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Fundamentalism or TraditionChristianity after Secularism$
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Aristotle Papanikolaou and George E. Demacopoulos

Print publication date: 2019

Print ISBN-13: 9780823285792

Published to Fordham Scholarship Online: May 2020

DOI: 10.5422/fordham/9780823285792.001.0001

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Collectivistic Christianities and Pluralism: An Inquiry into Agency and Responsibility

Collectivistic Christianities and Pluralism: An Inquiry into Agency and Responsibility

Chapter:
(p.36) Collectivistic Christianities and Pluralism: An Inquiry into Agency and Responsibility
Source:
Fundamentalism or Tradition
Author(s):

Slavica Jakelić

Publisher:
Fordham University Press
DOI:10.5422/fordham/9780823285792.003.0003

This essay addresses the relationship between religious traditions, secularisms, and fundamentalisms by looking at collectivistic Catholicisms in the communist and post-communist Croatia and Poland. In response to both theorists of modernity and critics of secularism—who present modernity as a process of secularization and religion as modernity’s other—Jakelić advances the idea of ‘collectivistic religion,’ to refer to religions that are public in manifestation, historically embedded, constitutive of specific group identities—next to linguistic, territorial, cultural, or national identities—and defined in part by the presence of religious (or non-religious) others. On the one hand, she considers the collectivistic Catholicisms that reject the cultural and moral pluralism of modernity but, in the process, end up espousing one of modernity’s aspects—its homogenizing impulse. On the other hand, she traces two instances in which collectivistic Catholicisms in Croatia and Poland affirm the links between Catholicism and national identities but remain open to their Muslim and secular others respectively.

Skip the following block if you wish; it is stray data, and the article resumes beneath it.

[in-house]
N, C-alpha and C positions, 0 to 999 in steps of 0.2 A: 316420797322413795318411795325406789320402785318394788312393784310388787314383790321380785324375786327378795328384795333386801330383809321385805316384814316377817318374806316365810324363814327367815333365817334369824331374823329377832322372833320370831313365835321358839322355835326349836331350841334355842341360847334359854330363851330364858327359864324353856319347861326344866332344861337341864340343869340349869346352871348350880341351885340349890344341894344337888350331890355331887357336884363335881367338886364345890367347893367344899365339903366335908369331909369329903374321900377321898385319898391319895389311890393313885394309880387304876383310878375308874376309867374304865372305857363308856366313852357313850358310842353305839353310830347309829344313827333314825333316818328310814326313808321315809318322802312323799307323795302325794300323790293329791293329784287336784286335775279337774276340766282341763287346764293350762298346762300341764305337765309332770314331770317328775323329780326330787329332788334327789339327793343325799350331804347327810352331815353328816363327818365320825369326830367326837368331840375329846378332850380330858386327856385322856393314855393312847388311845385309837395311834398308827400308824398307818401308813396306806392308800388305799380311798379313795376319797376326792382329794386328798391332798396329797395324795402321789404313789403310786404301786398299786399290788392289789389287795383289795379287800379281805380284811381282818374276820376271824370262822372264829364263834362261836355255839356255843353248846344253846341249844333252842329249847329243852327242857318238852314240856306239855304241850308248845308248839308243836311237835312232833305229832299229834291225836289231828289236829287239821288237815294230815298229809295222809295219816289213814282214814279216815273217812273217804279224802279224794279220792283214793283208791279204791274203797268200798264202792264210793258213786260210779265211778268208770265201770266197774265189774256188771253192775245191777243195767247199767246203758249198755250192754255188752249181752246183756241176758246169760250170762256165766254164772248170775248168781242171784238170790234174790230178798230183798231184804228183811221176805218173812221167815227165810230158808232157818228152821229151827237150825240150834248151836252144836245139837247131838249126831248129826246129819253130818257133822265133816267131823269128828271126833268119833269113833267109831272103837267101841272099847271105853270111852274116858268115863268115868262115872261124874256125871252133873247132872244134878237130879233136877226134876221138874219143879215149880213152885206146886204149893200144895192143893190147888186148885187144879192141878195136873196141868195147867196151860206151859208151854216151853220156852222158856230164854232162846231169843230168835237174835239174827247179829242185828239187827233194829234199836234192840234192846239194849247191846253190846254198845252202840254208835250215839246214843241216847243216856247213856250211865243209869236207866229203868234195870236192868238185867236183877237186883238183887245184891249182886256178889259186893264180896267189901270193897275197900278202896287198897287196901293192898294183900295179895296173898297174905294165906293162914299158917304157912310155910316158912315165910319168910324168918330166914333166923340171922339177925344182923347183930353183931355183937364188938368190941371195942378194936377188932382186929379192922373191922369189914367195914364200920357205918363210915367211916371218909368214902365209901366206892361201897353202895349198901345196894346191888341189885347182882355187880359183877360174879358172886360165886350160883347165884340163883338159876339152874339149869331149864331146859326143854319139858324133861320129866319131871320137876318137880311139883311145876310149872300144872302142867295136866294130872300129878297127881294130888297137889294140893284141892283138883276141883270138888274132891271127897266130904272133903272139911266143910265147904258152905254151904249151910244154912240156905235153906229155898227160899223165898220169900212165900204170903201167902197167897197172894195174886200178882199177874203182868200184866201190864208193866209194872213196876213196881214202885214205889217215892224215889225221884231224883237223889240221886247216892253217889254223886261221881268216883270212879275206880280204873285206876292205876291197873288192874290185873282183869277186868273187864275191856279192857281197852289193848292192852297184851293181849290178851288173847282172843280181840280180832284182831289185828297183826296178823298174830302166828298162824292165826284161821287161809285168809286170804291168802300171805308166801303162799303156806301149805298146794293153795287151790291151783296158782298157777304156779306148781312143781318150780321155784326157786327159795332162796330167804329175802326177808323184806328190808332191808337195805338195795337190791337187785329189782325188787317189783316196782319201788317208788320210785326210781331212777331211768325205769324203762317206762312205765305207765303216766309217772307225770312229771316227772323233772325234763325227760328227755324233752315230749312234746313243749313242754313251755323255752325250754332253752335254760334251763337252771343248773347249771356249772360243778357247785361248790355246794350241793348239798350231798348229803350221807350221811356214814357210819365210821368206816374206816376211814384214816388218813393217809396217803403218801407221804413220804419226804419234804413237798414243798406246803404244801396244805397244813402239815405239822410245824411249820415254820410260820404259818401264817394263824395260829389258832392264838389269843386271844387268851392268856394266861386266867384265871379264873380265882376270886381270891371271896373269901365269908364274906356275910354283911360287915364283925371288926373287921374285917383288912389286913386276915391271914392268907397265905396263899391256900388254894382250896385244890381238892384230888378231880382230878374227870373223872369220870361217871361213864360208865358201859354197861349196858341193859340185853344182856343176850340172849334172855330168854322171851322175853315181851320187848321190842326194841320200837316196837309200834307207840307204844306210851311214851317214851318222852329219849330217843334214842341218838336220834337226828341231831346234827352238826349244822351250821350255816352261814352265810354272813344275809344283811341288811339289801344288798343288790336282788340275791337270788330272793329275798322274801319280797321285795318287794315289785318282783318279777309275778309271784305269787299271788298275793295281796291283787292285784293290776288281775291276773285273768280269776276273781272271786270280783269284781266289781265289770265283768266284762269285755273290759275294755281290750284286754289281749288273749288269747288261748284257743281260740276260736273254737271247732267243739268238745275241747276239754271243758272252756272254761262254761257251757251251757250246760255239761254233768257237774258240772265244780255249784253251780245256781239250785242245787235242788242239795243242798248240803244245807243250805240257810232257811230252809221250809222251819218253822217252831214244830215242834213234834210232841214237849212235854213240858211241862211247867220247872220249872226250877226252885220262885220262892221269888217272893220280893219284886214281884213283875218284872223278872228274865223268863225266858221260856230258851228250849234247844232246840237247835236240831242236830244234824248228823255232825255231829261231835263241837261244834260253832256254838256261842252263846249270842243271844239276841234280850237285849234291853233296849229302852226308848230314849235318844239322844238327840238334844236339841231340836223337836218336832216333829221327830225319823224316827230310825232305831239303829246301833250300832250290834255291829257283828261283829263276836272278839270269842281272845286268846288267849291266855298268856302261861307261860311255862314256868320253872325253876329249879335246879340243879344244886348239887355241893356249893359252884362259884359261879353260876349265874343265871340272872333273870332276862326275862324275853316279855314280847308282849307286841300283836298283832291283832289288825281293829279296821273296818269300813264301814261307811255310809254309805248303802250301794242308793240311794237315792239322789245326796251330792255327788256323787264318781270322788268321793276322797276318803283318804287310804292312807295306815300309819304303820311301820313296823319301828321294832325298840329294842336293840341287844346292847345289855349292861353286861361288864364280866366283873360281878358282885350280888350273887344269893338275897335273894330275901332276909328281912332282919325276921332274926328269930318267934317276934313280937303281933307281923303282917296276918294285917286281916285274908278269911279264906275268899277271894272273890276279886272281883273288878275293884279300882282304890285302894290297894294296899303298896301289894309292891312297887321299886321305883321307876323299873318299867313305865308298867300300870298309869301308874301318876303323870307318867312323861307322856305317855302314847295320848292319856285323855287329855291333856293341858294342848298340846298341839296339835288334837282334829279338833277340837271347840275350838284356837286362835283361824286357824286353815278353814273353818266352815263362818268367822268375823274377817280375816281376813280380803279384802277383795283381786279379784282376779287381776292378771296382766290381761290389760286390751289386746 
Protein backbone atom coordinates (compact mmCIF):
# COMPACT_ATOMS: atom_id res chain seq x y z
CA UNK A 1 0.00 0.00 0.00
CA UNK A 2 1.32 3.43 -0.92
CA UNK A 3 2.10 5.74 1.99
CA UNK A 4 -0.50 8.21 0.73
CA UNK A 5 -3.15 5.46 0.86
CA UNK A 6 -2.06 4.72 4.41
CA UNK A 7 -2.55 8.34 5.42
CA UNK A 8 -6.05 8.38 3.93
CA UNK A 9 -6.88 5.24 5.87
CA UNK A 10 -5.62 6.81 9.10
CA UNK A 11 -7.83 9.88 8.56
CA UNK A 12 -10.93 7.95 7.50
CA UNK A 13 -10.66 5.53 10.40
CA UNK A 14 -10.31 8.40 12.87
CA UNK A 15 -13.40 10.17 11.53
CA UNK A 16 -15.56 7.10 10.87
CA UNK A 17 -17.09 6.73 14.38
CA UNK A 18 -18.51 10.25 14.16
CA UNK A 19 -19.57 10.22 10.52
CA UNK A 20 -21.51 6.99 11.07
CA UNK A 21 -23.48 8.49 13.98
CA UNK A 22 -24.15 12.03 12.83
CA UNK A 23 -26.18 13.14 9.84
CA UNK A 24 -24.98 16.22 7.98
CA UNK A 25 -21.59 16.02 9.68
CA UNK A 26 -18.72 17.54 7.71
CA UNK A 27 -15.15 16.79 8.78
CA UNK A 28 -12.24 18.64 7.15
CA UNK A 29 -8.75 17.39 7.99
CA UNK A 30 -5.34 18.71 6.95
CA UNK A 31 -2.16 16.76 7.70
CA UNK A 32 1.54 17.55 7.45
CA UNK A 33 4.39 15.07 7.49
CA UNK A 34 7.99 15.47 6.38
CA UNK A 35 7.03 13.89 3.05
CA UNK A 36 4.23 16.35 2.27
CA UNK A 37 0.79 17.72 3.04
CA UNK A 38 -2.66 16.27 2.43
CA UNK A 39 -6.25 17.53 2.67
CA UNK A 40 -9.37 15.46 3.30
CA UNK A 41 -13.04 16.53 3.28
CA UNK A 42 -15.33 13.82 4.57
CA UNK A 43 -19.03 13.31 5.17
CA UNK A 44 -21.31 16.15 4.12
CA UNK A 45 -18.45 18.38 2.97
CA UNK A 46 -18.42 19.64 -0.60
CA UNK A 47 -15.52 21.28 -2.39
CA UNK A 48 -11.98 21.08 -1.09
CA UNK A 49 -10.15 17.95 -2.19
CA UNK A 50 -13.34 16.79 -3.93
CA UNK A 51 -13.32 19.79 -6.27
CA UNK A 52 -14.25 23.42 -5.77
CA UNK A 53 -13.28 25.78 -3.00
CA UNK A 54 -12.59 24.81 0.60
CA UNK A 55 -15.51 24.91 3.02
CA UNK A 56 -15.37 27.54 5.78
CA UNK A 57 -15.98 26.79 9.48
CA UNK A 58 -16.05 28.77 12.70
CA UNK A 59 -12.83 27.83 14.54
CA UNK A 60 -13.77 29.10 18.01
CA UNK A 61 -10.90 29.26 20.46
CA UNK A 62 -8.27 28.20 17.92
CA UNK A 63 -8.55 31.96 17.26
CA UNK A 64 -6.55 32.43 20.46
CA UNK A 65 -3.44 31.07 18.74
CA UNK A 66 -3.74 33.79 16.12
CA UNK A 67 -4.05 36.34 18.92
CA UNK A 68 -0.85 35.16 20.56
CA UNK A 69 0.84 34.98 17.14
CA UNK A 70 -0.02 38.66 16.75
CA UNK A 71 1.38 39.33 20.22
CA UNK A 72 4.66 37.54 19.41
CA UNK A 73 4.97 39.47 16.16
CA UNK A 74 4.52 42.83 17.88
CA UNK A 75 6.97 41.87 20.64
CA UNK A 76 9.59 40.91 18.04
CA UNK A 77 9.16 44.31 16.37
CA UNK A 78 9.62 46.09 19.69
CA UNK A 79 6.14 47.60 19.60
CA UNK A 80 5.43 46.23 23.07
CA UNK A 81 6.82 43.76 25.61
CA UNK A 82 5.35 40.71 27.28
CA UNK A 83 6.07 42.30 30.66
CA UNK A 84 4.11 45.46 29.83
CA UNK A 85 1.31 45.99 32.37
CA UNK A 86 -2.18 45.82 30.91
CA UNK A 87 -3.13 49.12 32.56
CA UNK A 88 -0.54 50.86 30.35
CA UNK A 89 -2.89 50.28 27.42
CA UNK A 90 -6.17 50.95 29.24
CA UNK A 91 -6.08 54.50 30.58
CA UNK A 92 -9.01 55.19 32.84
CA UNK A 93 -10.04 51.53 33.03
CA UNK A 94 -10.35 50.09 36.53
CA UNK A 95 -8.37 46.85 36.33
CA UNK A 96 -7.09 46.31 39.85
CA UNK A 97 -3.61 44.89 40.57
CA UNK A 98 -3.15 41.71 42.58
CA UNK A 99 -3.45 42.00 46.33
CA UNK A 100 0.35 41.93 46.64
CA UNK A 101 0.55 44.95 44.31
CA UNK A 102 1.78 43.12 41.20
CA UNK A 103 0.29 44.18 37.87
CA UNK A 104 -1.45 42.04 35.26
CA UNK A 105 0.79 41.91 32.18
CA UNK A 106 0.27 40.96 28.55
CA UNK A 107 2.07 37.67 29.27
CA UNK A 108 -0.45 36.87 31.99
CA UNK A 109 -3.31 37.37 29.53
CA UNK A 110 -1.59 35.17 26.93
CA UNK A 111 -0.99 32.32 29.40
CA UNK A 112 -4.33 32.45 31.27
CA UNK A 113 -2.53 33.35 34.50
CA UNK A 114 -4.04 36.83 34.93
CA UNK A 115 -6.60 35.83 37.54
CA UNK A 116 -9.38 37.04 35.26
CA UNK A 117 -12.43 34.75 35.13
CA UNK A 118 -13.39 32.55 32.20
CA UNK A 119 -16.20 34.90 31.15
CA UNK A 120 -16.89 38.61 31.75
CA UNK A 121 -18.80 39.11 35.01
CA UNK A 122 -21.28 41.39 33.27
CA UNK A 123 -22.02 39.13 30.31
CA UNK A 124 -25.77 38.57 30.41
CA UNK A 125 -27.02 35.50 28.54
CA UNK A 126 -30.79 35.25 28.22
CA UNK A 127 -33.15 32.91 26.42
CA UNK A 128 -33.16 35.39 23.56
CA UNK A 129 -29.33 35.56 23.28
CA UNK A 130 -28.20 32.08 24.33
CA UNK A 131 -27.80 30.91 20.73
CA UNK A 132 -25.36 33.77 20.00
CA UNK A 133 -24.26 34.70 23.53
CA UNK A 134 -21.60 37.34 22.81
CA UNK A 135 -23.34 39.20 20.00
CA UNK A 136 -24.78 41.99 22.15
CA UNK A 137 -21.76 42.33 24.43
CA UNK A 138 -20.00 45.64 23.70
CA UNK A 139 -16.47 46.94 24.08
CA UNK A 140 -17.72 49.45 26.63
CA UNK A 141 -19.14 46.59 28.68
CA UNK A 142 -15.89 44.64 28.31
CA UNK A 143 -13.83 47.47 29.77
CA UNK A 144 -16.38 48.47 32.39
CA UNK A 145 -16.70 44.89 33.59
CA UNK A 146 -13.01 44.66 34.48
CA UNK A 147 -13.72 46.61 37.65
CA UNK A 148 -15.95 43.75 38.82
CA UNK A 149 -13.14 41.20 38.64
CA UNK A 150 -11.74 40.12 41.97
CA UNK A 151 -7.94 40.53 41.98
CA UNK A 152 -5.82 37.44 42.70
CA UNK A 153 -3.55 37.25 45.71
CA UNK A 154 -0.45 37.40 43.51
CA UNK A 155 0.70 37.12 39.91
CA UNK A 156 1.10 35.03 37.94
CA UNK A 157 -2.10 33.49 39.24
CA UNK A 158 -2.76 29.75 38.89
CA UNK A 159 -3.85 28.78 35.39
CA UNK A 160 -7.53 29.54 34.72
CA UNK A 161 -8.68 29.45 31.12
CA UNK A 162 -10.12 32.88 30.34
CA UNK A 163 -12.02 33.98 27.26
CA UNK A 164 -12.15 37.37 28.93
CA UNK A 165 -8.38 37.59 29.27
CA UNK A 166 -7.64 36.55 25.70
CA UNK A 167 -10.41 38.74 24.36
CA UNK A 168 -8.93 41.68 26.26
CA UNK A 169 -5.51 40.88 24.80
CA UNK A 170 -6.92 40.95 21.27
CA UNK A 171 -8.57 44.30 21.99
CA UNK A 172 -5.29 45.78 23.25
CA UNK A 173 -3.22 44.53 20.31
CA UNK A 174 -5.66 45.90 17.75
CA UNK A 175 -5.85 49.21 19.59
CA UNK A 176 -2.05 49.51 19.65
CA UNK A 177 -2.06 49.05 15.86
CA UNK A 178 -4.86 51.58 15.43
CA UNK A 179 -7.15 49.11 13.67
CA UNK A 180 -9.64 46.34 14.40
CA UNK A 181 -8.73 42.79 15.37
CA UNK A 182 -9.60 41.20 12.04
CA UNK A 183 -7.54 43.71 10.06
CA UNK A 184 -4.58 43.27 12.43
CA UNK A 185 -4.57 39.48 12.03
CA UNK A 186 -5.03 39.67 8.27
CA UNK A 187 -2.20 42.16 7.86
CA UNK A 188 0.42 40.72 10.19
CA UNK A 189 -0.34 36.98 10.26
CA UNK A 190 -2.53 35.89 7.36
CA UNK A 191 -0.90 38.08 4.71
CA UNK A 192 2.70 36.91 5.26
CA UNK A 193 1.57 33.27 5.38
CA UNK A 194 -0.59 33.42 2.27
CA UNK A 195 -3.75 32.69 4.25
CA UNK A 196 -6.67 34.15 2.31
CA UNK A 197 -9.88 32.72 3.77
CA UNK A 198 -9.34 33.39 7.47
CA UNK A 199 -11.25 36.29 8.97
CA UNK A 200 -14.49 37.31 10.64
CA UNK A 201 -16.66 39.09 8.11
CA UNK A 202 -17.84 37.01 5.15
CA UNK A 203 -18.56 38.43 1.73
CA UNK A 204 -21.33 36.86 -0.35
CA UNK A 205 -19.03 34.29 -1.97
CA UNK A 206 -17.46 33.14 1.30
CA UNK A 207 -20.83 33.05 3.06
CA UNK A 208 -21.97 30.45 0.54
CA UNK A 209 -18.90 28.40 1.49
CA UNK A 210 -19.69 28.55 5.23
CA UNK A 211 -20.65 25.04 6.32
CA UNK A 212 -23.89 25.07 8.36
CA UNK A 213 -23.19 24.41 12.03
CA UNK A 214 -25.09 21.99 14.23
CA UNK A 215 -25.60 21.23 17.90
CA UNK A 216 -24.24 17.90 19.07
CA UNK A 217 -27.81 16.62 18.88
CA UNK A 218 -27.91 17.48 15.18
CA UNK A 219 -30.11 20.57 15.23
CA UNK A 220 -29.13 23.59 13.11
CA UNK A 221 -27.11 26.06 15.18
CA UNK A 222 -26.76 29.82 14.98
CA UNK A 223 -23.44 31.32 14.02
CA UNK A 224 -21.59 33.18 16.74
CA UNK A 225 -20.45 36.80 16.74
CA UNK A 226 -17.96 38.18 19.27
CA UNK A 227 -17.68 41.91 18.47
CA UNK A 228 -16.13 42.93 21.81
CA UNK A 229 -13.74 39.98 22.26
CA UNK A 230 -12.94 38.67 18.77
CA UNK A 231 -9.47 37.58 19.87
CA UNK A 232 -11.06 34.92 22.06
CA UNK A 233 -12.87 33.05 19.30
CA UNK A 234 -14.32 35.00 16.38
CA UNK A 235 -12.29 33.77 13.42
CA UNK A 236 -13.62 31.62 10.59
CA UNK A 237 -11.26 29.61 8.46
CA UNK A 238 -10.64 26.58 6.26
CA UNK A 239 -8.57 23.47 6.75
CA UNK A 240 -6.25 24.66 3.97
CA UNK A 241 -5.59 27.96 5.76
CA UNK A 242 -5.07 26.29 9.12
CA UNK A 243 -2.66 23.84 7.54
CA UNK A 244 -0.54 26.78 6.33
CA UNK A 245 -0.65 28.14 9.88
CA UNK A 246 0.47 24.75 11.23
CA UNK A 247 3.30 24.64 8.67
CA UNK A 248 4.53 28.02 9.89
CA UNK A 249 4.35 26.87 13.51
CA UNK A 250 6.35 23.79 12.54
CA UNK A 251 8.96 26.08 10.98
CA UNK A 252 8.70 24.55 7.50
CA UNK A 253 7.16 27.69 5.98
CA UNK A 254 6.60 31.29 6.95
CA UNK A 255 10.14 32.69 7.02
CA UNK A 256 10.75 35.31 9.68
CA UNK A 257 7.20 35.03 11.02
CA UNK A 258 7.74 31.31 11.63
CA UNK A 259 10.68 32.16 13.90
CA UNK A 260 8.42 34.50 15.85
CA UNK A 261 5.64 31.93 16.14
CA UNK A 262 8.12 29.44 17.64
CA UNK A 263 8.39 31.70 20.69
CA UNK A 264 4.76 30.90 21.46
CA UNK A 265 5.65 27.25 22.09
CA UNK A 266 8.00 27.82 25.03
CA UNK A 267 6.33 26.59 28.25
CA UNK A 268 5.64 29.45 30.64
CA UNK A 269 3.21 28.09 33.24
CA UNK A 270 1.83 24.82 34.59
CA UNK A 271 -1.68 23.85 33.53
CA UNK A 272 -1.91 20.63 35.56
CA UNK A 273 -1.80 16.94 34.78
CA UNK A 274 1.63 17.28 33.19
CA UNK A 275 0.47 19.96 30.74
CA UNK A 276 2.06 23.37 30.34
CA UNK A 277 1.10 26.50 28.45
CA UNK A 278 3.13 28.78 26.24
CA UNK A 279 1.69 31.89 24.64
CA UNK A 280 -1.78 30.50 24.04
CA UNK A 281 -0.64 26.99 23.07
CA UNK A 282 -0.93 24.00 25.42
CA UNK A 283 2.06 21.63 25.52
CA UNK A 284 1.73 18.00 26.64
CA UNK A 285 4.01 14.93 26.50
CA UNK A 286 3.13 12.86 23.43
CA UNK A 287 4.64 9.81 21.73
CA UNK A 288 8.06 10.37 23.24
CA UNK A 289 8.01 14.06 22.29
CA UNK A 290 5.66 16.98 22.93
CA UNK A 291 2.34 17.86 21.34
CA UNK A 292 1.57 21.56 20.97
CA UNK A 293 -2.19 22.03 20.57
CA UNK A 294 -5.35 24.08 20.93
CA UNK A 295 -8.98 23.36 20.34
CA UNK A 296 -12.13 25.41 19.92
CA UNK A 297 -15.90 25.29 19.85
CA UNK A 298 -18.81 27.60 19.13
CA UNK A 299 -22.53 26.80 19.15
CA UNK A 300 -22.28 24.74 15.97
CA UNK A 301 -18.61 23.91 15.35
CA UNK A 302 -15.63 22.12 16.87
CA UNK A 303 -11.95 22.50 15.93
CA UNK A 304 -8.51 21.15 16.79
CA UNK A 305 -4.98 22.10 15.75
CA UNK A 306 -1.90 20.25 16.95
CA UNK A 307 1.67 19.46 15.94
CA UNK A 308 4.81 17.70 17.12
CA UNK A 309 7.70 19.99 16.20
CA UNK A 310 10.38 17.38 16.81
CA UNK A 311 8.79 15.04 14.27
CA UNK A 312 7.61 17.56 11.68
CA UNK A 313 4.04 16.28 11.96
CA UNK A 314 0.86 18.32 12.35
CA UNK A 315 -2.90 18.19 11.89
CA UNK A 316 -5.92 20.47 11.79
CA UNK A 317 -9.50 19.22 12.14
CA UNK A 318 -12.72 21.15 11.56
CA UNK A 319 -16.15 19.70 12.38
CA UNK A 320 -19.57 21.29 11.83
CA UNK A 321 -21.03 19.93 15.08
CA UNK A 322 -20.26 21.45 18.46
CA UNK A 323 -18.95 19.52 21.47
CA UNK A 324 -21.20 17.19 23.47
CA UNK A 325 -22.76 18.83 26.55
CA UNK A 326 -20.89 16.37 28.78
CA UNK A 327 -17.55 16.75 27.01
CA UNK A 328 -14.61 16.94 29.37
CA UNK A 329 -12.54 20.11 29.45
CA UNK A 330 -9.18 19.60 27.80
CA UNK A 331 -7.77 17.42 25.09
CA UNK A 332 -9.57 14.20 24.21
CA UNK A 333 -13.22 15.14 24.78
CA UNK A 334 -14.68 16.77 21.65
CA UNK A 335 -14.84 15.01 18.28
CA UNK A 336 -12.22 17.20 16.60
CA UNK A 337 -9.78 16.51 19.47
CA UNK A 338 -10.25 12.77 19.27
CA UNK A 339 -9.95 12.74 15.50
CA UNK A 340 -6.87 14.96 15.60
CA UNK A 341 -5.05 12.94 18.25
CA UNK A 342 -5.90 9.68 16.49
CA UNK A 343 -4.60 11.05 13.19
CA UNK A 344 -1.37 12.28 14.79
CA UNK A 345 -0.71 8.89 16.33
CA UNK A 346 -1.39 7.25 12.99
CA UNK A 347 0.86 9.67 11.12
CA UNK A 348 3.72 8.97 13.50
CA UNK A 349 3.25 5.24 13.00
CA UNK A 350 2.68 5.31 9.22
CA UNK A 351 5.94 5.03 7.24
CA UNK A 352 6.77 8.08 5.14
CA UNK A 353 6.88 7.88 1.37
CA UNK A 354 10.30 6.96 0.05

Keywords:   anti-modernism, Christianity and Islam, communism, Croatia, pluralism, Poland, Roman Catholicism, solidarity

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